Street smarts are a vital tool for all children, but especially so for those with neurological differences like autism. Every time I read a headline about a kid disappearing, my heart hurts because maybe some of these tragic events could have been avoided with more awareness and education.
(Though the footage features different children/staff, the location is exactly the same in each setup. Different settings are needed in order to help our kids generalize the skills.) It would be great to see more elaborate apps like this one, to include lessons on road safety, dealing with strangers, etc.
It's one thing deciding to tell strangers your child has autism (or another 'invisible' special need), but when is the right time to tell your child?
One school of thinking strongly objects to having the A-talk with your child. Why single them out and set them apart? Because it's only a matter of time. Our kids aren't stupid. We can try to pull the wool over their eyes as much as we like, but nothing escapes them. And as with sex-ed, by the time you sit them down, ready for the big reveal, your child can probably already teach you a thing or two about sex!
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So I say get there first, before kids start whispering, "What's wrong with him?" and especially before, "He's weird." Though there is no perfect time, the right time is as soon as your child gets wind they are different.
In my son's case, that happened from the first day of junior kindergarten. (I never would have guessed that four and five year-olds were so astute and intuitive, yet even the slightest difference sticks out like the proverbial sore thumb.)
Thankfully I was volunteering in my son's class a lot then, so I was privy to some of the exchanges in the cubby area. Kids would even come up to me, tug my sleeve, and ask why my son wouldn't answer or look at them. They were confused and sometimes hurt.
The talk had to happen, not just for my son's sake, but for the sake of his classmates, too. Education and awareness needs to start young, and it has to start with everyone—not just the child with the difference.
I kept it simple and age-appropriate, focusing on the fact that we're all good at different things and we are equally not-so-good at other things. If we were all the same, how boring that would be, yada yada... Any machinery-type analogy works well when describing brains that are wired differently, be it Mac vs Windows or Xbox vs Nintendo or even (why not?) Coke vs Pepsi, depending on the audience.
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My son seemed happy enough to know about his difference. And the take home was simply this: autism doesn't make you less, nor does it make you more.
I like to think I'm arming him with confidence and self-belief before, inevitably, someone calls him out for being "weird." I won't always be there by the cubbies to explain autism with a nifty diagram (or to give my son an impromptu pep talk).
Hopefully one day, when it counts, he'll be ready and rise to the occasion himself.
In the meantime, if your child is young like mine, this episode of Arthur may help set the stage for that talk.
I feel for Suzanne and Bob Wright, the heads of Autism Speaks. I really do. Like so many of us, this thing called autism came along and blindsided their family. But unlike many of us, it seems they've chosen to view their grandson's diagnosis as nothing short of a curse.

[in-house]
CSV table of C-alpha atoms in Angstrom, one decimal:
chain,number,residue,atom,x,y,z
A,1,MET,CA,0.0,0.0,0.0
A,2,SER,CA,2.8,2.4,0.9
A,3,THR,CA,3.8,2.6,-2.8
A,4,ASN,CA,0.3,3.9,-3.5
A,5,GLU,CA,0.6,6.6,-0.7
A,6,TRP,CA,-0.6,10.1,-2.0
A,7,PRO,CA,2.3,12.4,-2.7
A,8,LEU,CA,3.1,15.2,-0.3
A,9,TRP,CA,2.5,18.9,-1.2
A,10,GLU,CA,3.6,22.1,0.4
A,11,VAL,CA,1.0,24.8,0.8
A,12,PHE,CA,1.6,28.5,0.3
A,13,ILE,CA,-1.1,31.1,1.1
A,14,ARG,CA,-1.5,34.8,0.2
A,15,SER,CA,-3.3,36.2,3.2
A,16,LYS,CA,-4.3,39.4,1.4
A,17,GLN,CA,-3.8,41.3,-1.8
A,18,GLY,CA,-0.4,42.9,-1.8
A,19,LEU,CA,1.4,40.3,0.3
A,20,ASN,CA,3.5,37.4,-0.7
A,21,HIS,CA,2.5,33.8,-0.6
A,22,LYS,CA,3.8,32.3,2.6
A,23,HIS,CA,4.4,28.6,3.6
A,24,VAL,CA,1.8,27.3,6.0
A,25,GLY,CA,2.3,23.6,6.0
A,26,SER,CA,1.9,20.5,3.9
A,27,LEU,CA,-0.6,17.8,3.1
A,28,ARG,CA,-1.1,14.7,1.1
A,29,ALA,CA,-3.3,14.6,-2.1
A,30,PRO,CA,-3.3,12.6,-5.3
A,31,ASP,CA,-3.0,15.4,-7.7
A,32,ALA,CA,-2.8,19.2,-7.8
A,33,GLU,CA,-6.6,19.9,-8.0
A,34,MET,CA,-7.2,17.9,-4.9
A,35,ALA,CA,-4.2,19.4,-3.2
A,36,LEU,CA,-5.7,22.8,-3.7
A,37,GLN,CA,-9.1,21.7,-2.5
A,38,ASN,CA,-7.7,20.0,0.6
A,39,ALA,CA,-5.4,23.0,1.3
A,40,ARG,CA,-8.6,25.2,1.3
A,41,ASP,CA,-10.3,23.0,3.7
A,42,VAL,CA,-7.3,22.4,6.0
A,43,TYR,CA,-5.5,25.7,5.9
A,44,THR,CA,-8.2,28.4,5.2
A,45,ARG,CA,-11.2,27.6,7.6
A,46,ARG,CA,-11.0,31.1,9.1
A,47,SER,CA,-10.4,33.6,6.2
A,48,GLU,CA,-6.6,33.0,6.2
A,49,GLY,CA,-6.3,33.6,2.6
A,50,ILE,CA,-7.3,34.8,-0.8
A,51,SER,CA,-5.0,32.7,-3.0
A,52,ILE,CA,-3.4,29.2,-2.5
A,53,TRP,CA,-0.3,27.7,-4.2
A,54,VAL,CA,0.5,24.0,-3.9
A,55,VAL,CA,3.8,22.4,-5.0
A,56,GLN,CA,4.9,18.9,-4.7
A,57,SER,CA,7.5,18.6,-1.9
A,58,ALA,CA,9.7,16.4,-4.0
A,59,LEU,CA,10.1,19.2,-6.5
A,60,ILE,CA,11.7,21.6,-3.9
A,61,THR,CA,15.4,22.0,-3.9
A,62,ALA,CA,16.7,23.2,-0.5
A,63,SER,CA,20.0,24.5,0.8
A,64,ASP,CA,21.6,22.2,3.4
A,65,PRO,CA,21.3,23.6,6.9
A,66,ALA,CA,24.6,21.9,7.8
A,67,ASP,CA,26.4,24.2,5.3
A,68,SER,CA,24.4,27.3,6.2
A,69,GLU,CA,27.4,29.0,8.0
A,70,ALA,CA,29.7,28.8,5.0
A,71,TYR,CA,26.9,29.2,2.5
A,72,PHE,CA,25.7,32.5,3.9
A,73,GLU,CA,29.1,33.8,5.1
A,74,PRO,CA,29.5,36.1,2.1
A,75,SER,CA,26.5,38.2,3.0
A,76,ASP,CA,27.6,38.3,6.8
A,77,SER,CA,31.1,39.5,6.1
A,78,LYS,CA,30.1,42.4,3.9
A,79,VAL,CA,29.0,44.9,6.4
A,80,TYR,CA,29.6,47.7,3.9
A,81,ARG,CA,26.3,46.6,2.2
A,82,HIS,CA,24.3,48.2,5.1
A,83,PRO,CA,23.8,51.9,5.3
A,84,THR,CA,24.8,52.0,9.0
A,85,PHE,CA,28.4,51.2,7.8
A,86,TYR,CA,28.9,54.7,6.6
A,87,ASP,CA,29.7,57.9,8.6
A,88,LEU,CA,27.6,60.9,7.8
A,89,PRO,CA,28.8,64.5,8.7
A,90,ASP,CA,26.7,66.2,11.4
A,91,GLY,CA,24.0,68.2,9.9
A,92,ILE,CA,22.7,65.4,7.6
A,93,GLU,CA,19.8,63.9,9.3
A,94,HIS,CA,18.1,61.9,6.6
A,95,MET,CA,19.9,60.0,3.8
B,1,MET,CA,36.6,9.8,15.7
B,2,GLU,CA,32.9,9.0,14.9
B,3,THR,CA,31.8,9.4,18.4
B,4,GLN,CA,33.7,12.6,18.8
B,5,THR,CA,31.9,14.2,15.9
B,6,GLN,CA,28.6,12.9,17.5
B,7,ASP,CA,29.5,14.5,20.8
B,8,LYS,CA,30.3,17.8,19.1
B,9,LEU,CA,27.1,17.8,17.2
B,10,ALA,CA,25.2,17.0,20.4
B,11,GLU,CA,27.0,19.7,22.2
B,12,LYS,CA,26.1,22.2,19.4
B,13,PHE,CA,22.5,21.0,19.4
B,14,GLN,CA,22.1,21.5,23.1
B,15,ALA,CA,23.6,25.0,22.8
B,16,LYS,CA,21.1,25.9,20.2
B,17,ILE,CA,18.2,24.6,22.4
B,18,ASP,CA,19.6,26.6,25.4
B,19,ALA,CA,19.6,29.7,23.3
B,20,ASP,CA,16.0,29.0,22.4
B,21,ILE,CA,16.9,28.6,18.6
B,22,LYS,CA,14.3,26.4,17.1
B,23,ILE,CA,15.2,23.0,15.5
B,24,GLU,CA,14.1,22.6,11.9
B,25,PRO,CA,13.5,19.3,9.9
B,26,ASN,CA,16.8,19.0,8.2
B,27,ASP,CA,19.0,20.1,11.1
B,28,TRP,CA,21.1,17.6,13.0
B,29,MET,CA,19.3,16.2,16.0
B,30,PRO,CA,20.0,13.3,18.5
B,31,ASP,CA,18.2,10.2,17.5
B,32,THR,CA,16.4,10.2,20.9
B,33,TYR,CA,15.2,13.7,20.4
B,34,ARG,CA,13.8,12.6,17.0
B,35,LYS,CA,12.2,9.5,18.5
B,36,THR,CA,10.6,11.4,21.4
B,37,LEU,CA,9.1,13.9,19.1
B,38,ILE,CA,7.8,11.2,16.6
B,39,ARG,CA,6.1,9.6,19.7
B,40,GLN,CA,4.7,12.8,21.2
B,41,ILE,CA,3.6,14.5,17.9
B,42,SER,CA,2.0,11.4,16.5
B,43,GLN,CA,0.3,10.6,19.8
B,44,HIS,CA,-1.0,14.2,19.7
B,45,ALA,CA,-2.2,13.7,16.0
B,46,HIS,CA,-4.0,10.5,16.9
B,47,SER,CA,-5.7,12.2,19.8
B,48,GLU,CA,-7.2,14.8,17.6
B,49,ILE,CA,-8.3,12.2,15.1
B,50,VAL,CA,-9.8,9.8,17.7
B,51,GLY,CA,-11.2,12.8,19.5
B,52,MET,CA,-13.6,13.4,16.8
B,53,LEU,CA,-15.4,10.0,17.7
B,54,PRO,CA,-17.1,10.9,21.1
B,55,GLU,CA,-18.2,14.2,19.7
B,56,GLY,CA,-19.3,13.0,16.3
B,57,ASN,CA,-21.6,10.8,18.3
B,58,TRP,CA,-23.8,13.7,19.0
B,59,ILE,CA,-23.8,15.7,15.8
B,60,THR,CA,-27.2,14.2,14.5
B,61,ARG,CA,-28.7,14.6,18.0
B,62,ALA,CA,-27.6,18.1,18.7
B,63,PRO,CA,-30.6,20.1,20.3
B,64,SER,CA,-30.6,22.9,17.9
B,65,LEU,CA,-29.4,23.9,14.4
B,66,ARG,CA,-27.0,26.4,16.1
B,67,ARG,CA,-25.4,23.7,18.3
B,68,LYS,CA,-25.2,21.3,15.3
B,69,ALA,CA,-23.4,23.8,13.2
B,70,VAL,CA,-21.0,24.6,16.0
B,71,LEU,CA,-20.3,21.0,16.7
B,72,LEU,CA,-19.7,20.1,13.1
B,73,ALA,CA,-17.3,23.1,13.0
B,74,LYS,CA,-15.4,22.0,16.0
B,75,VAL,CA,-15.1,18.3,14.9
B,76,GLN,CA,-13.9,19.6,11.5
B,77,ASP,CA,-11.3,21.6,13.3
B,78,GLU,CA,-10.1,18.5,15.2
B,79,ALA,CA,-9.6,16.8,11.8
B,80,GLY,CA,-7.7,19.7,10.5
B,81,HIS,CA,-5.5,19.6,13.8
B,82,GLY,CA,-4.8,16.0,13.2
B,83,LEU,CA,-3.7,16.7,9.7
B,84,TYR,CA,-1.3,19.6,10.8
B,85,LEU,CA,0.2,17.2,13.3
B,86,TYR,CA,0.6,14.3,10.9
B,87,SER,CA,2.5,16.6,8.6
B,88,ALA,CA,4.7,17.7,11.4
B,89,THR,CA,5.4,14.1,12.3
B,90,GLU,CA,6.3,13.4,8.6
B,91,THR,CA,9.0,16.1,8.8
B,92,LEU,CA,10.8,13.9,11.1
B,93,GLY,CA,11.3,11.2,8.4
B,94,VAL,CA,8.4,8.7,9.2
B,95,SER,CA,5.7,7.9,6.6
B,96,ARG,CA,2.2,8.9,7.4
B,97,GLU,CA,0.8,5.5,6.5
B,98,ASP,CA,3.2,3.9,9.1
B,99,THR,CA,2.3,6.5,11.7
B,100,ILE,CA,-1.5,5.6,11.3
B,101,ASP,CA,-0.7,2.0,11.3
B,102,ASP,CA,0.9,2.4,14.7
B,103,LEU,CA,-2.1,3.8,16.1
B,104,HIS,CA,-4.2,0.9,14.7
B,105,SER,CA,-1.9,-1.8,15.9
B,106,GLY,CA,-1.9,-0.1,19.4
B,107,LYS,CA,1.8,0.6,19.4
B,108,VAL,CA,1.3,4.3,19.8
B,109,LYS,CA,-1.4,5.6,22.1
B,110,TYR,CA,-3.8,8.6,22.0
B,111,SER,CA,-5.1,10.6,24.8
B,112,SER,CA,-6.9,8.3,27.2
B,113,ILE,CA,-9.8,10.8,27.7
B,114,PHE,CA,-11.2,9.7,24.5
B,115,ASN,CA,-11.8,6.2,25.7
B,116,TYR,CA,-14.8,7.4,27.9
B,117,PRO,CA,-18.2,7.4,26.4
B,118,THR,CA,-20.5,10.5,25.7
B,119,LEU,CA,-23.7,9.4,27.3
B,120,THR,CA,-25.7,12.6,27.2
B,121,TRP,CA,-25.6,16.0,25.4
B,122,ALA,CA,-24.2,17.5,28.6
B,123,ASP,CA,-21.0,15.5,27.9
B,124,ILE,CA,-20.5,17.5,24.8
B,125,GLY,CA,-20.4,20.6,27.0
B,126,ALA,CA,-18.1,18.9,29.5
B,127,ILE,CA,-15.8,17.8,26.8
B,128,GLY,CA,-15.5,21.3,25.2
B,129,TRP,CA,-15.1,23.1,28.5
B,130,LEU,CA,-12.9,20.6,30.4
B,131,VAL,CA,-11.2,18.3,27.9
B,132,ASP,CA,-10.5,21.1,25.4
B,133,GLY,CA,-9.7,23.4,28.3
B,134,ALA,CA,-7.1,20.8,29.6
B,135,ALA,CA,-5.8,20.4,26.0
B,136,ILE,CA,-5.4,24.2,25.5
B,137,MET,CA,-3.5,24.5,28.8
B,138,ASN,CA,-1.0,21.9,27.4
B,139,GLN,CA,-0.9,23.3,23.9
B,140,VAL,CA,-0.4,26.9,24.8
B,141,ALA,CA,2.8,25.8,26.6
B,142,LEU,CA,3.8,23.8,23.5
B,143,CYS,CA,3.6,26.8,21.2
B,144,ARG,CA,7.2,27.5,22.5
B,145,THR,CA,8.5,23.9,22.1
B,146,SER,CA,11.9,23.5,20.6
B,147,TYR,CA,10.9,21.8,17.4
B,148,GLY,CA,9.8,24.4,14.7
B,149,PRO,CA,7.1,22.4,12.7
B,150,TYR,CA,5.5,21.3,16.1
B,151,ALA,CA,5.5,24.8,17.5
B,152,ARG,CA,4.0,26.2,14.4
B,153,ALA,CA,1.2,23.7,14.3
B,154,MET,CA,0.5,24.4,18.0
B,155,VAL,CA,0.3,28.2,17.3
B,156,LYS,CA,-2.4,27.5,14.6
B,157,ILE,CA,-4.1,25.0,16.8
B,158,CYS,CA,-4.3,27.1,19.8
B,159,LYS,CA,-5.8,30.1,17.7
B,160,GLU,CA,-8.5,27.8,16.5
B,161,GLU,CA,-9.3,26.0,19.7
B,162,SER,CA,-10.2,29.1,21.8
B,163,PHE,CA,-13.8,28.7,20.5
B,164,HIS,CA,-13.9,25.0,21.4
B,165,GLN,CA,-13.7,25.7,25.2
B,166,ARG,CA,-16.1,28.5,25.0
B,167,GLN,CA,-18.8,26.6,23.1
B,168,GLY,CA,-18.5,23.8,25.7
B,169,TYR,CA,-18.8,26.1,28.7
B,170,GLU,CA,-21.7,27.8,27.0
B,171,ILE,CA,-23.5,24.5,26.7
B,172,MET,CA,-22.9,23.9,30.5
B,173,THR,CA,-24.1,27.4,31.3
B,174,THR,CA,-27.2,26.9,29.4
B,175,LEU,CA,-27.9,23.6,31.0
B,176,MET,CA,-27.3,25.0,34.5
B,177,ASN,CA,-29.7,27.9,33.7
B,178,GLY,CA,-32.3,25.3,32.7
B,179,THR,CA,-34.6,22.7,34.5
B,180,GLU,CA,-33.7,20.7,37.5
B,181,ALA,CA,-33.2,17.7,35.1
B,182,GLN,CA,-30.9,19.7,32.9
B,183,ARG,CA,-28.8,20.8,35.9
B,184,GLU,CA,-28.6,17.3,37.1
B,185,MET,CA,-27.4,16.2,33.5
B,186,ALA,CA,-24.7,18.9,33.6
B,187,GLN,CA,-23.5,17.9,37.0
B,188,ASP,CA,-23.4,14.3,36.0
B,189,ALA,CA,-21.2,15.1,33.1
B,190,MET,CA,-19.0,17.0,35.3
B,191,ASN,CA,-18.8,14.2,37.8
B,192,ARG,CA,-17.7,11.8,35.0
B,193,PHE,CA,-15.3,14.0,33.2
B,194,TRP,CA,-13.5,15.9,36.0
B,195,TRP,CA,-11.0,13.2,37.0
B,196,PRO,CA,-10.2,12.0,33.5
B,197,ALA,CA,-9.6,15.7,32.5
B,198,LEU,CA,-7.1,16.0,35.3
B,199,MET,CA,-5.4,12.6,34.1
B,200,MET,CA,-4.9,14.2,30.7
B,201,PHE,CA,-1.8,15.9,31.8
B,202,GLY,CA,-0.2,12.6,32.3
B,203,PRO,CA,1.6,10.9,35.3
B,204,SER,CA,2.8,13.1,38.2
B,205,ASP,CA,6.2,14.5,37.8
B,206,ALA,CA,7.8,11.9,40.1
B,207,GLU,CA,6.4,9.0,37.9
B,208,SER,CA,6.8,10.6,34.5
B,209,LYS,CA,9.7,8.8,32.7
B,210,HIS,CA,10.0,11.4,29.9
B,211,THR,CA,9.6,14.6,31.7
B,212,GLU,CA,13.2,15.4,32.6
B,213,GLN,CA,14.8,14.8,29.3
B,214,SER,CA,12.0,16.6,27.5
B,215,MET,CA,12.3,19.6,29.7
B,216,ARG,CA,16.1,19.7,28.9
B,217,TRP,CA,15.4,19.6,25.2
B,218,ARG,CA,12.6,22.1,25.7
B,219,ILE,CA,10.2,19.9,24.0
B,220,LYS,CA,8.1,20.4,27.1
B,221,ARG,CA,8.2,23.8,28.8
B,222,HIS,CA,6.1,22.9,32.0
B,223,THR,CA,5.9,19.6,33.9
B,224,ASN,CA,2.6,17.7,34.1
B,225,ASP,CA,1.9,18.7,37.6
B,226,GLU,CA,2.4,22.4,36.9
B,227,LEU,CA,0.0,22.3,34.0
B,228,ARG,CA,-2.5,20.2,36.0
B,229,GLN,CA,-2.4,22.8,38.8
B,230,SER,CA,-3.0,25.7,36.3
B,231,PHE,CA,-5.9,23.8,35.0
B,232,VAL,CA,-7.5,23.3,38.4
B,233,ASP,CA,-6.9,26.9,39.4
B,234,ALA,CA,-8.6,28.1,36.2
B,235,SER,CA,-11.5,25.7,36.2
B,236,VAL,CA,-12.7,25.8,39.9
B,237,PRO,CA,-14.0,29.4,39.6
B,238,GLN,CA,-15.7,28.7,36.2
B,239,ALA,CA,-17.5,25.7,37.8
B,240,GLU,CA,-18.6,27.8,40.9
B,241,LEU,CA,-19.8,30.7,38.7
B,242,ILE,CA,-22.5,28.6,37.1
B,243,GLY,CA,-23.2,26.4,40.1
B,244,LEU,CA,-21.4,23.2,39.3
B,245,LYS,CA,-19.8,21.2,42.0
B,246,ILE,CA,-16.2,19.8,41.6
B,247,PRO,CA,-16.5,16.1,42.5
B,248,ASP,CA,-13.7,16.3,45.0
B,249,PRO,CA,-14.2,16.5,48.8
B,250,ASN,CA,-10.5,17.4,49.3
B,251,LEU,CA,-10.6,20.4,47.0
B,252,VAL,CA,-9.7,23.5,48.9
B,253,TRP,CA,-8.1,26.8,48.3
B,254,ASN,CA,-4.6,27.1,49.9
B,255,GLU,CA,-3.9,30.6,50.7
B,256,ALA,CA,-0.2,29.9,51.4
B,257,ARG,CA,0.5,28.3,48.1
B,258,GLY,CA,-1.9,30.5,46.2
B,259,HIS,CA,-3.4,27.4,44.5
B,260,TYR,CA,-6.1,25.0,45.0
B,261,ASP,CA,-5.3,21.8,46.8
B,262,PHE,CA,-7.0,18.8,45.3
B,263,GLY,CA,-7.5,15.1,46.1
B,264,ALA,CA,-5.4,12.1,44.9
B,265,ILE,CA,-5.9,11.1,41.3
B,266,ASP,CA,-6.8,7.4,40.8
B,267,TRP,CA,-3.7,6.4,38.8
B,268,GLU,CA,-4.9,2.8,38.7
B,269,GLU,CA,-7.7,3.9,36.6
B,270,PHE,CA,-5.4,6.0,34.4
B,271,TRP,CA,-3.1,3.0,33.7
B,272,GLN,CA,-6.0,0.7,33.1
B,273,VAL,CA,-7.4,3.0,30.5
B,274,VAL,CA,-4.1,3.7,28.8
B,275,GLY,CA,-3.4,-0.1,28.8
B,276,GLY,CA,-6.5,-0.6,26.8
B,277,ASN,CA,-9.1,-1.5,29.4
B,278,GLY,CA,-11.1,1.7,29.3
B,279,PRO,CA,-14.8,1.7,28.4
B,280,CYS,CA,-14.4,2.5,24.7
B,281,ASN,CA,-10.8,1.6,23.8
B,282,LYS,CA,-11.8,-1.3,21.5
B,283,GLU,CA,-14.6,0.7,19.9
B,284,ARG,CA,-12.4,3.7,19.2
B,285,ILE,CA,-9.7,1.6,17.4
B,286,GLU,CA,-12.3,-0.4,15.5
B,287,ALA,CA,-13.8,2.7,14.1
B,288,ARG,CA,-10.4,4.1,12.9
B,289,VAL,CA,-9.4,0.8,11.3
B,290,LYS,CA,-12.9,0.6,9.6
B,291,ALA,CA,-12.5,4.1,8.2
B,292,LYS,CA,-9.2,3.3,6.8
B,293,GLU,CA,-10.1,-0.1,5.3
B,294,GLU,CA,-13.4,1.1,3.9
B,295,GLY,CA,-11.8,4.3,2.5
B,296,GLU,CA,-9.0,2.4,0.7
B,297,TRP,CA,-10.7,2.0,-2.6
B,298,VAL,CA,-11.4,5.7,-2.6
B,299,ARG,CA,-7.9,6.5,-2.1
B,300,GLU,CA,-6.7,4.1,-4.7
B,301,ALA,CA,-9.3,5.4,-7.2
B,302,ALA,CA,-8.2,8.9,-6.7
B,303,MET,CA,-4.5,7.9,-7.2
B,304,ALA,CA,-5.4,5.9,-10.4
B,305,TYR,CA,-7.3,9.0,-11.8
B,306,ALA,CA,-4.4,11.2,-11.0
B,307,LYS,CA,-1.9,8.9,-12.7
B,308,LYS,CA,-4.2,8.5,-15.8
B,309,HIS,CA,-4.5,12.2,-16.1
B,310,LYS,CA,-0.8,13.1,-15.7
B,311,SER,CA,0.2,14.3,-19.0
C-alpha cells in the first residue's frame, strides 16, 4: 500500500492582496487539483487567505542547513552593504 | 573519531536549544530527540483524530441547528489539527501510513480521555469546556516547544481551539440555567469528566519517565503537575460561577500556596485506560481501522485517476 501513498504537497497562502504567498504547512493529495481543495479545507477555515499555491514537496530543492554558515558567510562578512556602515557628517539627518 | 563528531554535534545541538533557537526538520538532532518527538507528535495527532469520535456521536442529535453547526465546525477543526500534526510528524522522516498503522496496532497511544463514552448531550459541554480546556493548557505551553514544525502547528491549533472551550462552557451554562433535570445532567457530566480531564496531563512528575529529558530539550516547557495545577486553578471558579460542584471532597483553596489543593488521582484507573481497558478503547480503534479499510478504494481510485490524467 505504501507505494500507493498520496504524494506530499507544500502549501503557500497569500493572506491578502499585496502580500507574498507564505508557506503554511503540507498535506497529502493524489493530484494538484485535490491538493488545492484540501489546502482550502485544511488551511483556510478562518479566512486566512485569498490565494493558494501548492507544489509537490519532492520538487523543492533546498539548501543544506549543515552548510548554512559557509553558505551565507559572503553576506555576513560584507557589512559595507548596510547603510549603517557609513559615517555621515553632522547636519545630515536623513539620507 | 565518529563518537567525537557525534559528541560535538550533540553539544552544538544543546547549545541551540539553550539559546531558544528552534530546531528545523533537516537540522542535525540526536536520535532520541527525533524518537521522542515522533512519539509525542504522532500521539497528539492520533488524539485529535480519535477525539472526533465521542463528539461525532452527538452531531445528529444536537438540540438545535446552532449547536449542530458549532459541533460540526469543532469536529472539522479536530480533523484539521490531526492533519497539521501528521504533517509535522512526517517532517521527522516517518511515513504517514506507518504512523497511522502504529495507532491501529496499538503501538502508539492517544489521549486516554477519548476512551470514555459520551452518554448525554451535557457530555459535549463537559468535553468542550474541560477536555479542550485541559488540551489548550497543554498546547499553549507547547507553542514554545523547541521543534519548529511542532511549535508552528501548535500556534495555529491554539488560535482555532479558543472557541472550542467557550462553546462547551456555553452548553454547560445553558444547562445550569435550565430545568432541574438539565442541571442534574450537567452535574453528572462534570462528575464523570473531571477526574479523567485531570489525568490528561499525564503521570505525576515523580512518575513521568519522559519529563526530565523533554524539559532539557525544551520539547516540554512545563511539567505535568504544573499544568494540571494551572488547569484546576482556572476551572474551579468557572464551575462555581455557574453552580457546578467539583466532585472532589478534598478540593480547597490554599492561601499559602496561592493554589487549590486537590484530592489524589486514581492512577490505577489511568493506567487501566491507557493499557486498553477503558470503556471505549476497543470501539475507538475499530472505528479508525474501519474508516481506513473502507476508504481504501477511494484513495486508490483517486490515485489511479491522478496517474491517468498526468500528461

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And that's too bad, because for an organization that claims to build awareness, the rhetoric used by Autism Speaks directors is bleak at best. Take Wright's latest address—to the Vatican no less—in which she urges us to "look into the eyes of our loved ones, as Saint Francis did with the leper." Nice.
Time and again, Wright generalizes her family's situation and fails to consider the entire spectrum, assuming that all Autistics can't communicate or enjoy a hug. Can't this, can't that. Through the AS lens, autism is a hopeless sentence.
While I feel sorry for Wright, as the head of an organization with so much potential, her stance is not only reproachful but irresponsible, as it does not give the floor to the very people it claims to serve.
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Wright acknowledges that "without awareness, there can be no education and understanding and compassion." What kind of awareness is AS bringing to the table exactly?
After all, awareness is more than lighting monuments blue. It's more than a bunch of T-shirts and puzzle-motif paraphernalia.
In a 2013 Call to Action speech, Wright claimed that autism families "Are not living. They are existing." And that life, in her estimation, involves little more than wading through despair and fear. Sure, as a mom to a young son on the spectrum I have black days. Autism isn't a walk in the park surrounded by unicorns and rainbows, but it's not always the gallows, either.
"This is autism," Wright said. I disagree. This is one person's experience of autism, not that of some "70 million" people.
It's no wonder John Elder Robison bowed out of the AS board of directors following Wright's 2013 diatribe. Among other things, he blamed the organization's perpetual failure to acknowledge that a neurological difference bestows gifts as well as challenges.
Autism Speaks has chosen to view autism as a tragedy. But I would argue that the only tragedy here is how such a powerful platform—with the potential to do so much good for Autistics and their families—is choosing to use that voice.
Autism Speaks, but I wish it would listen, too.